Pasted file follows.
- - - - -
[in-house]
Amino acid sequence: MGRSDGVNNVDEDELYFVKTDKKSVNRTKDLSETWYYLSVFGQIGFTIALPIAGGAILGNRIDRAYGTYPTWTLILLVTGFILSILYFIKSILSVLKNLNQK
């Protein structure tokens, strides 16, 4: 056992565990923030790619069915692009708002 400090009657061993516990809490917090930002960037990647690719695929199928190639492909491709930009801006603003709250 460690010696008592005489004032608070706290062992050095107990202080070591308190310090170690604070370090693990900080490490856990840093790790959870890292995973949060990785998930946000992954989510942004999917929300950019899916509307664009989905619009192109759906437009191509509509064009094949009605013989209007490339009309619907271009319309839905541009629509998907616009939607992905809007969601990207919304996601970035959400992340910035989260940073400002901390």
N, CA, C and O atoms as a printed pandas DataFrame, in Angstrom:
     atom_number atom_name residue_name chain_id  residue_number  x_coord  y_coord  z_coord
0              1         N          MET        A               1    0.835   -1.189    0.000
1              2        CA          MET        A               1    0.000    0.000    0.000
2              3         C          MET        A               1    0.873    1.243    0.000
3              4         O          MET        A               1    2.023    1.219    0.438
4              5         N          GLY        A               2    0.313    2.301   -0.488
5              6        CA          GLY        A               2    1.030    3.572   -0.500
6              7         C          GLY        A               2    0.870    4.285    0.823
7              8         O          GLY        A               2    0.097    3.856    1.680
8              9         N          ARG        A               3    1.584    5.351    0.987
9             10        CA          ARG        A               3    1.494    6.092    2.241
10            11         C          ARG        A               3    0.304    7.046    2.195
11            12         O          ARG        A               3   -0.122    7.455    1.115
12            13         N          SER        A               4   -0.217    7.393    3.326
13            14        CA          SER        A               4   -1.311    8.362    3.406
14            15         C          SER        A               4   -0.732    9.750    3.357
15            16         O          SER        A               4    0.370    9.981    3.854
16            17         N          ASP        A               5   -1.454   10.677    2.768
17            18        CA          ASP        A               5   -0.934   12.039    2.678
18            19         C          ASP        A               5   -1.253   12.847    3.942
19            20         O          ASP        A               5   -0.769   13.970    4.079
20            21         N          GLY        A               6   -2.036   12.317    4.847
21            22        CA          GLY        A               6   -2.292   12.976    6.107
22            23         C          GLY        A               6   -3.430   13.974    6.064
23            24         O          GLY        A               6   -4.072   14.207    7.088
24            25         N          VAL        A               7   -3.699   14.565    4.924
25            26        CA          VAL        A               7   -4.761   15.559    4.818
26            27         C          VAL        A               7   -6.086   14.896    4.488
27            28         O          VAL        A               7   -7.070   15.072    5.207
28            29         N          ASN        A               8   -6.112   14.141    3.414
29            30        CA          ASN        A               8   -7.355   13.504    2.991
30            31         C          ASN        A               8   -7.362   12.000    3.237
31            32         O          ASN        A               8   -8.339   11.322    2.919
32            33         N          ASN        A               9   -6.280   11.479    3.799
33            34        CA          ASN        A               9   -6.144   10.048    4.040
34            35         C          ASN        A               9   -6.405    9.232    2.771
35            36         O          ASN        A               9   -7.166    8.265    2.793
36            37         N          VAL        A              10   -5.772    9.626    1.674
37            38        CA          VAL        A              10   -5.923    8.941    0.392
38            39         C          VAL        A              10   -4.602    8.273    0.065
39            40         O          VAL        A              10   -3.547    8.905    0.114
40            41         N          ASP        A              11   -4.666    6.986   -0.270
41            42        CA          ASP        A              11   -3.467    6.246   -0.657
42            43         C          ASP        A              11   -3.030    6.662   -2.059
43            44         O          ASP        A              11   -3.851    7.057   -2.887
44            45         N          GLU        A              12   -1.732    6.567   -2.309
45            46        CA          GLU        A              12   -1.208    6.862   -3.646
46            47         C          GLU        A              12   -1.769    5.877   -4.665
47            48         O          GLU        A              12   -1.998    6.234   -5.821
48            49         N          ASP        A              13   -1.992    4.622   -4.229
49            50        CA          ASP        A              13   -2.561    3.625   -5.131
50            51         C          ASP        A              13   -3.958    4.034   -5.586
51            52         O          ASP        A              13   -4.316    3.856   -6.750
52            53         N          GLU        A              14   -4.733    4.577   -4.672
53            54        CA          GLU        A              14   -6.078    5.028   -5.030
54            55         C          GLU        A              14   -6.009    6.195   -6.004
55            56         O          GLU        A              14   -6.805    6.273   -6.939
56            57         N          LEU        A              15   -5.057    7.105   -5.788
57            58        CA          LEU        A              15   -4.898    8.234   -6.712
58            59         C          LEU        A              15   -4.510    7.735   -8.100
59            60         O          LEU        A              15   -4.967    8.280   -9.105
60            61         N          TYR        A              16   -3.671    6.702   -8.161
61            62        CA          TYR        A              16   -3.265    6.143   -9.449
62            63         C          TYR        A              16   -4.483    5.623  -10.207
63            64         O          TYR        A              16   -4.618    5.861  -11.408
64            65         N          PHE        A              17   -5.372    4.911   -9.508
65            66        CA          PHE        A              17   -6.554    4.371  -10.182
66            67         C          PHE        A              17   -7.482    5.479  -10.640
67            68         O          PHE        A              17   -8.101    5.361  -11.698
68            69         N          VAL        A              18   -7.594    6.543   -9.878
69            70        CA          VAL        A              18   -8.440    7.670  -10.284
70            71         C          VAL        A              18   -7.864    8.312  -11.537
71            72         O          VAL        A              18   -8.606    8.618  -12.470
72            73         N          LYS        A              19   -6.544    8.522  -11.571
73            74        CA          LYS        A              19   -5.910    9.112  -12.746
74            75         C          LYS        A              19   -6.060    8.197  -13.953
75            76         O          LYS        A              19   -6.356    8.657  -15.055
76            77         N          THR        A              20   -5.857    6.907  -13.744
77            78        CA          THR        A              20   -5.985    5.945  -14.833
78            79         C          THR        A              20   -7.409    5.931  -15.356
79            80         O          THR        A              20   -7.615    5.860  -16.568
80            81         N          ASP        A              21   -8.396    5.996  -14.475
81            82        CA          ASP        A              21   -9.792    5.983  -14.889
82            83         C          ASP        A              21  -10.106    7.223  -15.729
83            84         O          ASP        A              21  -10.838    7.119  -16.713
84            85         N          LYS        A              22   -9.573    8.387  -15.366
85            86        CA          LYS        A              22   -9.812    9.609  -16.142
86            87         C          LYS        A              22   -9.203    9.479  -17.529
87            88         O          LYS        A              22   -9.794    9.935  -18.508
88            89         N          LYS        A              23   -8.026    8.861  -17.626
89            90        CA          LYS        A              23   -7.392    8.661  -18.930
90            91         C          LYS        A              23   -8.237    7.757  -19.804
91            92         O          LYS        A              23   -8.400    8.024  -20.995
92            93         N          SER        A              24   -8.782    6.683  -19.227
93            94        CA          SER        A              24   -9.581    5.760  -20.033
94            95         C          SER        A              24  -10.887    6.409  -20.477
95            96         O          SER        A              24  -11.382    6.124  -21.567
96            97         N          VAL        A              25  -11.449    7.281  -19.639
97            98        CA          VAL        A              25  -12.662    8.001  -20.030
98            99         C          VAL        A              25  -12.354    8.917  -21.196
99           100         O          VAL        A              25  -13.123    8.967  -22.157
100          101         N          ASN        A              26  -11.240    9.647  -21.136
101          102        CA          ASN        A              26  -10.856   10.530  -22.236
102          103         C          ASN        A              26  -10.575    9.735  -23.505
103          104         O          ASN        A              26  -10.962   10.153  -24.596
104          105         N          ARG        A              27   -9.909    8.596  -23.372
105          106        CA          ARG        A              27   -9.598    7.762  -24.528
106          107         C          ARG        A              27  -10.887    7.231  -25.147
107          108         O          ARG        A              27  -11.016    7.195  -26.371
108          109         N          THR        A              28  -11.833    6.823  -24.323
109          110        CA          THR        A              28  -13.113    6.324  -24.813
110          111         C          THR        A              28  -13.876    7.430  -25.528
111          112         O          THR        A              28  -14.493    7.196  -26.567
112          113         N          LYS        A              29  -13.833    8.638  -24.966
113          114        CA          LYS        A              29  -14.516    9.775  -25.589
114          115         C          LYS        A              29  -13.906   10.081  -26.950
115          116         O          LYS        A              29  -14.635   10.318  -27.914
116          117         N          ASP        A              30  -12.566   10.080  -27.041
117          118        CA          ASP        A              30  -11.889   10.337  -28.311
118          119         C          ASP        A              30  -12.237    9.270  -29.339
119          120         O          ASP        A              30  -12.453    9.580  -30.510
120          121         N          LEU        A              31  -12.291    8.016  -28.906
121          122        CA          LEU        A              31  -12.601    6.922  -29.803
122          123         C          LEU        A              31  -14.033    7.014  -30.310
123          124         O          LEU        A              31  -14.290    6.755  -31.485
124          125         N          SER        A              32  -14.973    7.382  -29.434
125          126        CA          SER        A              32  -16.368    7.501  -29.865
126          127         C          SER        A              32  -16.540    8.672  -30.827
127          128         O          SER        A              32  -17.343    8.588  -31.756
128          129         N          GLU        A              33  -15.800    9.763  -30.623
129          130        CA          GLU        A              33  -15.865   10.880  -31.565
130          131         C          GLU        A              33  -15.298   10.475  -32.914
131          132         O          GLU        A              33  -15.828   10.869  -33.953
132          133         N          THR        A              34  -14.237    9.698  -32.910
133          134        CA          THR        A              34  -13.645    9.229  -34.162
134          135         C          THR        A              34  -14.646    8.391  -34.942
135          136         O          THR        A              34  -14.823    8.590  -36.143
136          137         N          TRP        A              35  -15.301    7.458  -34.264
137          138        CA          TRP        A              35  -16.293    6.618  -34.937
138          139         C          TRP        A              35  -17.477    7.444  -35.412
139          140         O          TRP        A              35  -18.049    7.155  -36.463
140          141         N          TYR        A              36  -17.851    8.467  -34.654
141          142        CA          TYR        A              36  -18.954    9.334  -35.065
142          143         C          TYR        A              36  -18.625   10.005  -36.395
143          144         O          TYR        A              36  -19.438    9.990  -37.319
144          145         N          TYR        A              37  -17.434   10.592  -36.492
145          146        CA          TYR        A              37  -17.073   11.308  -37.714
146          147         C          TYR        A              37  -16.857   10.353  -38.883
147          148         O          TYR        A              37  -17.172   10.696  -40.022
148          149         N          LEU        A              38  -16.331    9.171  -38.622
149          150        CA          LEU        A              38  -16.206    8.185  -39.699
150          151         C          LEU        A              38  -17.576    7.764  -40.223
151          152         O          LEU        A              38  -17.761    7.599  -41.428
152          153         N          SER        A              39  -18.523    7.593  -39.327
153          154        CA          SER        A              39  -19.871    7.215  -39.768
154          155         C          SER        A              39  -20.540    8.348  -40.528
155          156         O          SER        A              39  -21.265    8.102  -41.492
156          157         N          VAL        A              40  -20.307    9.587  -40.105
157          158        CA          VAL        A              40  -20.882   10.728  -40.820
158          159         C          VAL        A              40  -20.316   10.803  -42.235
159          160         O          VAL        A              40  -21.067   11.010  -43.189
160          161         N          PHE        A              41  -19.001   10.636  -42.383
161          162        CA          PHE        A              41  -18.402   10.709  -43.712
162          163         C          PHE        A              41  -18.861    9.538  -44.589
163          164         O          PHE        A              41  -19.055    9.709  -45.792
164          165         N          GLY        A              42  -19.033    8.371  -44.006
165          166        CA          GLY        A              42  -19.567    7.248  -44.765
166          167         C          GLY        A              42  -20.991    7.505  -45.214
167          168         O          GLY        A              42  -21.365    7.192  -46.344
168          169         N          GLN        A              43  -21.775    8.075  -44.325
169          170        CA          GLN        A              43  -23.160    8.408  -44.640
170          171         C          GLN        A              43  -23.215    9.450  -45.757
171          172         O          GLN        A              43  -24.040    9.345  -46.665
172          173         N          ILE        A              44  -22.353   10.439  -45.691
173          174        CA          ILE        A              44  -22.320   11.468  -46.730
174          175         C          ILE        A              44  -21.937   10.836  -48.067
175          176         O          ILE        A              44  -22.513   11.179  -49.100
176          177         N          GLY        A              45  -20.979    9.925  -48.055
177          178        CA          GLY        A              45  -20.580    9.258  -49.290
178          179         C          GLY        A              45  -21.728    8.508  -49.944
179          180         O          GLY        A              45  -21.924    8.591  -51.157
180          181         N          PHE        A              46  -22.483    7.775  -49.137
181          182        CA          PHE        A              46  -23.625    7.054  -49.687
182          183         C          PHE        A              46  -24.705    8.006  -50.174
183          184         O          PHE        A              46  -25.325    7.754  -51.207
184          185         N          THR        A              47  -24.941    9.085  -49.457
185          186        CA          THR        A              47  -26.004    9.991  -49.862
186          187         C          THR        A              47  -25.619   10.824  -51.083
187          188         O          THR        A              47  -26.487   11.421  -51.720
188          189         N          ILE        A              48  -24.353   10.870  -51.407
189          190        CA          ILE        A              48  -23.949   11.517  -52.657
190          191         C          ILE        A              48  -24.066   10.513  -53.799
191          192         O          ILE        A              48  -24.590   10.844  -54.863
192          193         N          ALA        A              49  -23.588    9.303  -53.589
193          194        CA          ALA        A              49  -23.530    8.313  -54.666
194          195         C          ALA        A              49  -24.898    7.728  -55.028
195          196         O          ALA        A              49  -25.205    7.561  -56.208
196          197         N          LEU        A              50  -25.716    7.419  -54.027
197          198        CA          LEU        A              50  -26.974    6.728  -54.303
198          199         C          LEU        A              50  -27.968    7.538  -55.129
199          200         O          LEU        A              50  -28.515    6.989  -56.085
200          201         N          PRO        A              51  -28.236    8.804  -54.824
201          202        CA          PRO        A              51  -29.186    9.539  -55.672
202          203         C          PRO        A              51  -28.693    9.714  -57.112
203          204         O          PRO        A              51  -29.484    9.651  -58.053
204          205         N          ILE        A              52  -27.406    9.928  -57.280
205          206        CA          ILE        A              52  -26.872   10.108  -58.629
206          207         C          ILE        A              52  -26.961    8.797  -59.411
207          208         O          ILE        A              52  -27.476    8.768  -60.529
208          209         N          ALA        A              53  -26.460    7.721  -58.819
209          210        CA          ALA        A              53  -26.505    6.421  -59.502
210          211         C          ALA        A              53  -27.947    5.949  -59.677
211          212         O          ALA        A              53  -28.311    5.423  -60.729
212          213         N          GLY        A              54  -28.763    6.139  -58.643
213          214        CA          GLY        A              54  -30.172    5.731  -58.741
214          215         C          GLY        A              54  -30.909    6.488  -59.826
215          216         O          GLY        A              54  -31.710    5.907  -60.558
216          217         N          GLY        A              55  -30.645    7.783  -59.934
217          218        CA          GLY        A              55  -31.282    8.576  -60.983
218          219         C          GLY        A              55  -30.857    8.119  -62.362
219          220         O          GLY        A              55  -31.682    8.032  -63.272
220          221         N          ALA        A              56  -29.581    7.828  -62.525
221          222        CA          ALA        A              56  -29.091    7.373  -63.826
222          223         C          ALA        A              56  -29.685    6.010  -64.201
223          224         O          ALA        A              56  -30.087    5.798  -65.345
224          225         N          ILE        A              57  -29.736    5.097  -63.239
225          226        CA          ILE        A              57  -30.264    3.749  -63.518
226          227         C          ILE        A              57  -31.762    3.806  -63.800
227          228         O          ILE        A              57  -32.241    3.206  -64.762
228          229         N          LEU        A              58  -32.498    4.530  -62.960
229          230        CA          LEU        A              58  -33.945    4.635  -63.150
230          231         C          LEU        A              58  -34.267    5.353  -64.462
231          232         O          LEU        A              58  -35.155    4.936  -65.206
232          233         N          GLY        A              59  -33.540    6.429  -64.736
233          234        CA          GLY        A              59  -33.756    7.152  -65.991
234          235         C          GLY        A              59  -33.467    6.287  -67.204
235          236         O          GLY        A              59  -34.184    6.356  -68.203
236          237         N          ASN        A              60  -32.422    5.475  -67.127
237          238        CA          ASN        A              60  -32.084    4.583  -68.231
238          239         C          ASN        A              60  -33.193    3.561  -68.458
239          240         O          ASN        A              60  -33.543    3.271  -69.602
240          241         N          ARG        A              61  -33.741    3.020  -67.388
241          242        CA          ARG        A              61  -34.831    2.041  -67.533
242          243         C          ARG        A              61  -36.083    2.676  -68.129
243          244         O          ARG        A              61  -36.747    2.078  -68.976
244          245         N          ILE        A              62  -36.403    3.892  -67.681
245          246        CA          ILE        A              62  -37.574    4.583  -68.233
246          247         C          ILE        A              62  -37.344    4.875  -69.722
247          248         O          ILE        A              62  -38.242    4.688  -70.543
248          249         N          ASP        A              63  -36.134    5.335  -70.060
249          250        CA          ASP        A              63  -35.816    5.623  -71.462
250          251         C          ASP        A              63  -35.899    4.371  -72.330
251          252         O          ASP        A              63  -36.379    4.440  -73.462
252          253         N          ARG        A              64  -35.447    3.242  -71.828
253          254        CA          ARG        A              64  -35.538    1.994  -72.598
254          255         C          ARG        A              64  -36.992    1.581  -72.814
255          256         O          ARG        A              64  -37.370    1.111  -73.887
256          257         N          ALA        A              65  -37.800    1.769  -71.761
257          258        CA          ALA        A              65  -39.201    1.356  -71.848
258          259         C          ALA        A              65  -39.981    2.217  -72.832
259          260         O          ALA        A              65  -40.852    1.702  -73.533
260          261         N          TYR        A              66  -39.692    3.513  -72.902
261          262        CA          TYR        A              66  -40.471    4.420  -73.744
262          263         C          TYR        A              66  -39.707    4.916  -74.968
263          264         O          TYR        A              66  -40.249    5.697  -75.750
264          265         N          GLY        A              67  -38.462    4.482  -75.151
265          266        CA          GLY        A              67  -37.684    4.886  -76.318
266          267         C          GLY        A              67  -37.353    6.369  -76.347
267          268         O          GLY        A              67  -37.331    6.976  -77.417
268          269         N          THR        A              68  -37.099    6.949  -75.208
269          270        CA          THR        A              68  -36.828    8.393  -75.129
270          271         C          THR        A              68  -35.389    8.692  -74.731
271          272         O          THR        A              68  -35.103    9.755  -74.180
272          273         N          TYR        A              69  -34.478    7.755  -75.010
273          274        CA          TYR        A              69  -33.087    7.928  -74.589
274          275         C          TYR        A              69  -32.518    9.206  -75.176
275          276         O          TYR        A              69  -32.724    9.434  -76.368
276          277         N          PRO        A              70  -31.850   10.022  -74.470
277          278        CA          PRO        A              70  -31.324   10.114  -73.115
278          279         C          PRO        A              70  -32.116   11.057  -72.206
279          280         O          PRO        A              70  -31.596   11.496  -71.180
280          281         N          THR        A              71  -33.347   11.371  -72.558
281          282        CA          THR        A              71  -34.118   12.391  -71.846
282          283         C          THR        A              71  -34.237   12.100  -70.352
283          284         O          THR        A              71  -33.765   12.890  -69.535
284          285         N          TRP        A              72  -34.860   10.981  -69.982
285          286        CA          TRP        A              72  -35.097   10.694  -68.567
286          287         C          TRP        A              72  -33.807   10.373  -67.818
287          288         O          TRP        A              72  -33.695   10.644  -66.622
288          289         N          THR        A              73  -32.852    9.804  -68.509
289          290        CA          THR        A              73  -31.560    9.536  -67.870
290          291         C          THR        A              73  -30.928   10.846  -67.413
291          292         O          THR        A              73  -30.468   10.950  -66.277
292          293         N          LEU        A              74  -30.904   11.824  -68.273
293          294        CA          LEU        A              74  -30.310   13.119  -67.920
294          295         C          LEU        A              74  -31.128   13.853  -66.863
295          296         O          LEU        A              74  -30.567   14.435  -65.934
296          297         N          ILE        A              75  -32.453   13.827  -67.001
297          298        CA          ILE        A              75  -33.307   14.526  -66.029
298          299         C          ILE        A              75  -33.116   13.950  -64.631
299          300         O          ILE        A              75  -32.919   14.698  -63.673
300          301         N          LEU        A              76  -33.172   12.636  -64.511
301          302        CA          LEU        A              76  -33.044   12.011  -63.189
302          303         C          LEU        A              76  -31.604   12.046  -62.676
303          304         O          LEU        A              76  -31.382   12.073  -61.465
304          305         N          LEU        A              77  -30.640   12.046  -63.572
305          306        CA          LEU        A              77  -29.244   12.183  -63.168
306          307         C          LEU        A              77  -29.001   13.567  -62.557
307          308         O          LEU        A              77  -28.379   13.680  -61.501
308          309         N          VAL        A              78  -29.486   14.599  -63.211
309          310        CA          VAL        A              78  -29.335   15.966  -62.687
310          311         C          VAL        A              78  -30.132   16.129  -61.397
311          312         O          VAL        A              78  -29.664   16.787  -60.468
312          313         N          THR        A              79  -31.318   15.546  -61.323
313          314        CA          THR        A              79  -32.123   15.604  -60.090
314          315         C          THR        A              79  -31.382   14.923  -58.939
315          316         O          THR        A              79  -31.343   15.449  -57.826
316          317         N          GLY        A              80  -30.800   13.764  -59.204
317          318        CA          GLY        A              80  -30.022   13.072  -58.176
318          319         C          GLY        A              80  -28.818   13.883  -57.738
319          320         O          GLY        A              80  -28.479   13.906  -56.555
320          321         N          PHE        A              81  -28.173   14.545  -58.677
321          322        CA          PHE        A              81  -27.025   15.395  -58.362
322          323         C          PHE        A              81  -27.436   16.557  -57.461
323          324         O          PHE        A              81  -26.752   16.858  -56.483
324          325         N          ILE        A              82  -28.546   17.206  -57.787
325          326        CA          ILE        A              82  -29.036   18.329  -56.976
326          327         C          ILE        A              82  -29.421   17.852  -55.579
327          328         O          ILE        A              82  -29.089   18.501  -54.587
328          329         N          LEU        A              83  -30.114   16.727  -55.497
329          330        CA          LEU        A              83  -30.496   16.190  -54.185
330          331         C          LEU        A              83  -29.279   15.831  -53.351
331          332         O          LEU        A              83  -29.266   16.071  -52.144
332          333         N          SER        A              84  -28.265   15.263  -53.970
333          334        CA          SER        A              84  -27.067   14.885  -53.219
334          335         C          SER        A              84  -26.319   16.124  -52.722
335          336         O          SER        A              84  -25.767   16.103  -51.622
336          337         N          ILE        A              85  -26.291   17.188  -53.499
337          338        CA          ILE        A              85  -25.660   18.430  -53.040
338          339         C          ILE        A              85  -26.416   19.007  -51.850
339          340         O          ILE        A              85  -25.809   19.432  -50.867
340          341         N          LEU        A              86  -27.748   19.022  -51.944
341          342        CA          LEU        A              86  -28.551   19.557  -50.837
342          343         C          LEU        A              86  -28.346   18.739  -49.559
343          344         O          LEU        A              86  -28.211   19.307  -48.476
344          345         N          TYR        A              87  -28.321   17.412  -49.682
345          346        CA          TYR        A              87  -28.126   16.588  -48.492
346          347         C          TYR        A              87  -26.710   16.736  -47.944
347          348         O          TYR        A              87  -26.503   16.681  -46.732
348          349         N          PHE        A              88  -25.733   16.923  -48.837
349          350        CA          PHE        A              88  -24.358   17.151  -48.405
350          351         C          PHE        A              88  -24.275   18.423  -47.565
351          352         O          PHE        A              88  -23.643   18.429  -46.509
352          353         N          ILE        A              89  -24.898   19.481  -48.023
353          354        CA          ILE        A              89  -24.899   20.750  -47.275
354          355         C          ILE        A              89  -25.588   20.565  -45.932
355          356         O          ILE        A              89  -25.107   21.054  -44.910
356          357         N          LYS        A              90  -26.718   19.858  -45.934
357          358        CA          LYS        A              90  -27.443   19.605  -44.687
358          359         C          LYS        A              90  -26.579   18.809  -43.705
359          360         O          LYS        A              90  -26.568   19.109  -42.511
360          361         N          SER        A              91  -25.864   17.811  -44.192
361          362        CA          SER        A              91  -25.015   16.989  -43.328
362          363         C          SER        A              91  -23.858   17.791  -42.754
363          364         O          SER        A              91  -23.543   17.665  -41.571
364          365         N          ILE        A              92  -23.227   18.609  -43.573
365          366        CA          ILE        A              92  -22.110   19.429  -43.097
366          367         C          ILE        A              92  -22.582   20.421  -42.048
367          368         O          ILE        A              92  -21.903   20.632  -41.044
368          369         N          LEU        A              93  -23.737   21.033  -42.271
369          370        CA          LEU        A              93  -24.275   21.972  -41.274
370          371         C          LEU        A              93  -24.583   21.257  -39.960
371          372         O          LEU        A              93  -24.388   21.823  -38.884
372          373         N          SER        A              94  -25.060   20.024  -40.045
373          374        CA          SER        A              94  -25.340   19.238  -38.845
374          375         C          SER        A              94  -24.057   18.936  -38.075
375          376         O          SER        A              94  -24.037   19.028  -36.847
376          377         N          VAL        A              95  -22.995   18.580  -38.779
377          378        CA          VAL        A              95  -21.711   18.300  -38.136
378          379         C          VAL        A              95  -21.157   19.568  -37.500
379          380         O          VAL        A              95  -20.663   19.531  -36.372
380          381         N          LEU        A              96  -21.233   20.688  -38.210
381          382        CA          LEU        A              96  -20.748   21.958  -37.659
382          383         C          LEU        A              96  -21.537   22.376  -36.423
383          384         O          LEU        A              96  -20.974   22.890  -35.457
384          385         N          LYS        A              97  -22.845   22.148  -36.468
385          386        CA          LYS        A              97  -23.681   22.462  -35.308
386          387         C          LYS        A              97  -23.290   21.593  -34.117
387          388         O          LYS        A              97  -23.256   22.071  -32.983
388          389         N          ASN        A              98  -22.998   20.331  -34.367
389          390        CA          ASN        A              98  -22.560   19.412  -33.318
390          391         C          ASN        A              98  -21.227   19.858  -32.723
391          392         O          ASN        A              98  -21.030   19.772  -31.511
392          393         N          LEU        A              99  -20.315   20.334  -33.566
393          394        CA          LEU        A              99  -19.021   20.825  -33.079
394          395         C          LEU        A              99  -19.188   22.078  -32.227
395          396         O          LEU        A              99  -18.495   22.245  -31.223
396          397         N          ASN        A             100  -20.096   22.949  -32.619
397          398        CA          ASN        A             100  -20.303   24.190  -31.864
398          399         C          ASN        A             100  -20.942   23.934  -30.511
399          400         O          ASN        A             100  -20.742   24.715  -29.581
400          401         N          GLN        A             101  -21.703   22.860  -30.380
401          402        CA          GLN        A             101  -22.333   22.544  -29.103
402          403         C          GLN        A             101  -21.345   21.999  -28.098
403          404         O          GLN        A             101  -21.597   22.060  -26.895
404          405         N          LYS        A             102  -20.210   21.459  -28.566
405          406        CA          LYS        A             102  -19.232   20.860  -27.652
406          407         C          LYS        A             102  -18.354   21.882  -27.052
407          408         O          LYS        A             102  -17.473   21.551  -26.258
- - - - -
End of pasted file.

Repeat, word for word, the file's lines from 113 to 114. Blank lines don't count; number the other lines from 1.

107          108         O          ARG        A              27  -11.016    7.195  -26.371
108          109         N          THR        A              28  -11.833    6.823  -24.323